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tive-cotemporary for contemporary-L.L.D. for LL.D. -feign for fain_accepted for excepted-wrapt for raptstatute for statue-principle for principal-affect for effect —cannon for canon-ingenius for ingenuous-diverse for divers—aye for ay-practice for practise: and vice versa in reference to several of the last mentioned.
In one of my recent felicitous inspirations, I found intuitively substituted for instinctively—and vanished for evanished. I was doubtful whether the first was an editorial correction, or a compositorial blunder, or whether it was to be debited to my unreadable hieroglyphics. The last, I suspect, must have arisen from a malicious combination among the corps to exclude it altogether from their columns--because the said evanish had been, in like manner, cashiered twice before. Now the precise distinction between evanish and vanish cannot be toldit must be felt. It is as great, however, as between champagne and small beer. .
A late number of the National Banner contained some very judicious and orthodox remarks on orthography; and had the editor reached the whole of my case, I should have withheld this imperfect account of my typographical calamities. I was glad to see depository and depositary, guarantee and guaranty, impassable and impassible, etc. among his specifications—as they are very generally confounded and misused.
Will you have the goodness, Mr. Editor, to give some worthy gentlemen a hint about such current vulgarisms as—I done it for I did it I had went or underwent for I had gone or undergone—I plead for I pleaded-he arriv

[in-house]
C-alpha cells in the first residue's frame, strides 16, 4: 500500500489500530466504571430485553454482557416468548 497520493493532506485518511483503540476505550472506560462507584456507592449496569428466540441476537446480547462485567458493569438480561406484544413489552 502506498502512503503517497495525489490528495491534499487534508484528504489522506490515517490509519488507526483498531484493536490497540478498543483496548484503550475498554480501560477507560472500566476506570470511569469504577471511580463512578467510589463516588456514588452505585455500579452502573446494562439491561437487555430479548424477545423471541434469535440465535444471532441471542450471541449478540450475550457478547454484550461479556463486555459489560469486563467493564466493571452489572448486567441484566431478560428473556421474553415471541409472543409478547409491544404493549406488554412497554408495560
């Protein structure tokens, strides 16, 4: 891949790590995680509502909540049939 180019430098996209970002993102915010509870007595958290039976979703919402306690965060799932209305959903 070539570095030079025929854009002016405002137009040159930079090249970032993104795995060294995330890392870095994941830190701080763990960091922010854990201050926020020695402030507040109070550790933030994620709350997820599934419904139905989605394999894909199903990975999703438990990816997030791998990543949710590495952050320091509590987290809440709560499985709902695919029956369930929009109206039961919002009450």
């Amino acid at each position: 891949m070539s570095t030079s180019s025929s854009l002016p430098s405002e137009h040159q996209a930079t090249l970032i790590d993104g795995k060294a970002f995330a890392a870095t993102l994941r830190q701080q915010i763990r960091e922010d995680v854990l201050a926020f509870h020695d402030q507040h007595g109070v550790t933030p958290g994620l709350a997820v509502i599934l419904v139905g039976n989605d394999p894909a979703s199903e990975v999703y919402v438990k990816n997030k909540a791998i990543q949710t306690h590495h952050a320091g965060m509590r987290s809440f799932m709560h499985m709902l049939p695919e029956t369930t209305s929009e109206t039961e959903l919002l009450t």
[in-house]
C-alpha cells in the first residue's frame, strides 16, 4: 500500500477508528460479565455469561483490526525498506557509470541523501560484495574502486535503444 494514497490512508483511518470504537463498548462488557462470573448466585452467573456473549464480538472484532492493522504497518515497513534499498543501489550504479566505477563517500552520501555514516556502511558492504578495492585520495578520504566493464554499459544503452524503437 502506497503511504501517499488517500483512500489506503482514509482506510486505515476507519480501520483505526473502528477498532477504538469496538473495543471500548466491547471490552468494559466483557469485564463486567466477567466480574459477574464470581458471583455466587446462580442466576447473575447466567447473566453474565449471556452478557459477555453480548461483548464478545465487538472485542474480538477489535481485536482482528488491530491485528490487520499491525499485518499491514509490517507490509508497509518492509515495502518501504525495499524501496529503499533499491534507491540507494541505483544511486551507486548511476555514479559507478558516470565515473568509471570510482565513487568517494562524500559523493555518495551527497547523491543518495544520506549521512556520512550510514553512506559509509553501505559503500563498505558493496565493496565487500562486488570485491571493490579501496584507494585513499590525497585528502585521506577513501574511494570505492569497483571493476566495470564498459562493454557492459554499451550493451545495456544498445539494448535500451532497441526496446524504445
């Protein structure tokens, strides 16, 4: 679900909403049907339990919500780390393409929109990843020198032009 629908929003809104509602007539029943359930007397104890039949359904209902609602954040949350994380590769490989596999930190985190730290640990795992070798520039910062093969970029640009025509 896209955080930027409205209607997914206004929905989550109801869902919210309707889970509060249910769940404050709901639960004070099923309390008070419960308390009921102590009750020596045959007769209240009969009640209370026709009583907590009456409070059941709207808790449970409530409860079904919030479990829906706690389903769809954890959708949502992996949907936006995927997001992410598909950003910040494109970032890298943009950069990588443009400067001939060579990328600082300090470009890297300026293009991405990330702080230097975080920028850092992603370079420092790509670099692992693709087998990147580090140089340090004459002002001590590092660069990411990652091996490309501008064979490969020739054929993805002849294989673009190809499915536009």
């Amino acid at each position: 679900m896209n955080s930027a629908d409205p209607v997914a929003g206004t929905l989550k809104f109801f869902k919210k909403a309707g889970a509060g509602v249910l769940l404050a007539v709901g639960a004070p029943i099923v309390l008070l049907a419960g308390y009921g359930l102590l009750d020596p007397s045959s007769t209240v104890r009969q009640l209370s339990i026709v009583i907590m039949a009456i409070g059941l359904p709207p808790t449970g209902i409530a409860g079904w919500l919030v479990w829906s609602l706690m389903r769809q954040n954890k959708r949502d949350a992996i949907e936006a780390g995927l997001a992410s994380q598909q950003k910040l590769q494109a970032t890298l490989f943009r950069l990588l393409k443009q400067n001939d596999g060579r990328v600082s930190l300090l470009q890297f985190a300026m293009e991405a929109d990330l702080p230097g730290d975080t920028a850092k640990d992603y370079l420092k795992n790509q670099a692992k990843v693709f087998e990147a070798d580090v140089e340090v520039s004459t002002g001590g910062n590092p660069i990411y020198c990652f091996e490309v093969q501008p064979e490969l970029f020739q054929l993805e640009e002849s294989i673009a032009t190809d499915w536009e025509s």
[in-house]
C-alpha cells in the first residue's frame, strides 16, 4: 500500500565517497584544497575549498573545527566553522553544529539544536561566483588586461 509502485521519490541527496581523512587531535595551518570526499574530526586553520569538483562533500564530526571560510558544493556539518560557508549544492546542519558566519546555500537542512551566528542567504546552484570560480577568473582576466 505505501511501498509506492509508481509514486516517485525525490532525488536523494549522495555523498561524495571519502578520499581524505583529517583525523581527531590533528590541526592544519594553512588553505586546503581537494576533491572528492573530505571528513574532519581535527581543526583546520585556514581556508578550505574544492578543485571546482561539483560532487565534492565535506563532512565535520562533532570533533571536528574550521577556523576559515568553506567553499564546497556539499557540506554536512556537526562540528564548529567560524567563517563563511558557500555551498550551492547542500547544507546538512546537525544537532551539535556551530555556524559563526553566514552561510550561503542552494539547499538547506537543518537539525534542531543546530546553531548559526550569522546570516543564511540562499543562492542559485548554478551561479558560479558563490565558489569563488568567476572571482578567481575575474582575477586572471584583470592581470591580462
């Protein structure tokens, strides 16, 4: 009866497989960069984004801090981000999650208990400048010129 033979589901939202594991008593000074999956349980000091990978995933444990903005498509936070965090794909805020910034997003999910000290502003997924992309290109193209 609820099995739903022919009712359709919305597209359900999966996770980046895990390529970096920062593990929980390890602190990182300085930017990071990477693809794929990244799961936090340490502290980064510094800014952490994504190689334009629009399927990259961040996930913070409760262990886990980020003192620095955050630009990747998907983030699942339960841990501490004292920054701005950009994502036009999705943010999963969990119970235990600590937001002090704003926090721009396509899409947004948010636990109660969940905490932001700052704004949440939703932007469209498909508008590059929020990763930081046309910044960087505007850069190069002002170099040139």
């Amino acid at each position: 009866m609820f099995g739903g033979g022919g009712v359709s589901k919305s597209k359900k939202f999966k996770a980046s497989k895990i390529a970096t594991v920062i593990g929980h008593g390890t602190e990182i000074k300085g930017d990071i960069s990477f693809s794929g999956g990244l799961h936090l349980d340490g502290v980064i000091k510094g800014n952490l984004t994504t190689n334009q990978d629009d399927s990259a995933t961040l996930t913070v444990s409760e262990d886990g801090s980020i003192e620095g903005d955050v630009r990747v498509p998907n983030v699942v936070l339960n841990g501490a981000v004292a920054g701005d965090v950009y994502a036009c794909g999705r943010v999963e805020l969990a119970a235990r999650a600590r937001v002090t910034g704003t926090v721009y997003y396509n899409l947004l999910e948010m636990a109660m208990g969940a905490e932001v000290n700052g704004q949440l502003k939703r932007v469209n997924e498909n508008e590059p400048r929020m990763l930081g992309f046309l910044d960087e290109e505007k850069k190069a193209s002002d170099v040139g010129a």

for he arrived—the company detained for remained—he lays in bed for he lies in bed-he sets at table for he sitsand a score or two more besides Americanisms and provincialisms innumerable?
F. G. F. P. S.--I do not adopt the peculiar orthography or orthoepy of Dr. Webster, except in a few obvious cases. His vocabulary and definitions are invaluable. He has, however, sanctioned the use of some unnecessary and inelegant neologisms -as to progress, lengthy, etc. Modern English authority, it is true, may be cited for these and similar innovations. But no additions or changes ought to be tolerated, which do not manifestly improve or enrich the language.
HORRID ROBBERY AND MURDER.*
I HAVE read many a tale of wo, and wept over a thousand and one horrifying accounts of mortal man's dreadful deeds of darkness and barbarity—but neverno never—have I met with anything parallel to the circumstantial and deliberate villany which has been recently perpetrated in the midst of this enlightened, hospitable, virtuous and benevolent community.
Indeed, I cannot find, within the vast compass of my truly opulent and exhaustless vocabulary, words of adequate potency to portray the frightful features of the iniquitous, cruel and monstrous outrage which it has become my melancholy duty to record. I shudder and quake in every limb and throughout my entire corporeal establishment, at the bare thought of essaying the dismal development of such unheard of wrongs. But murder will out-and if I do not expose the whole nefarious transaction, it will find a tongue and speak for itself.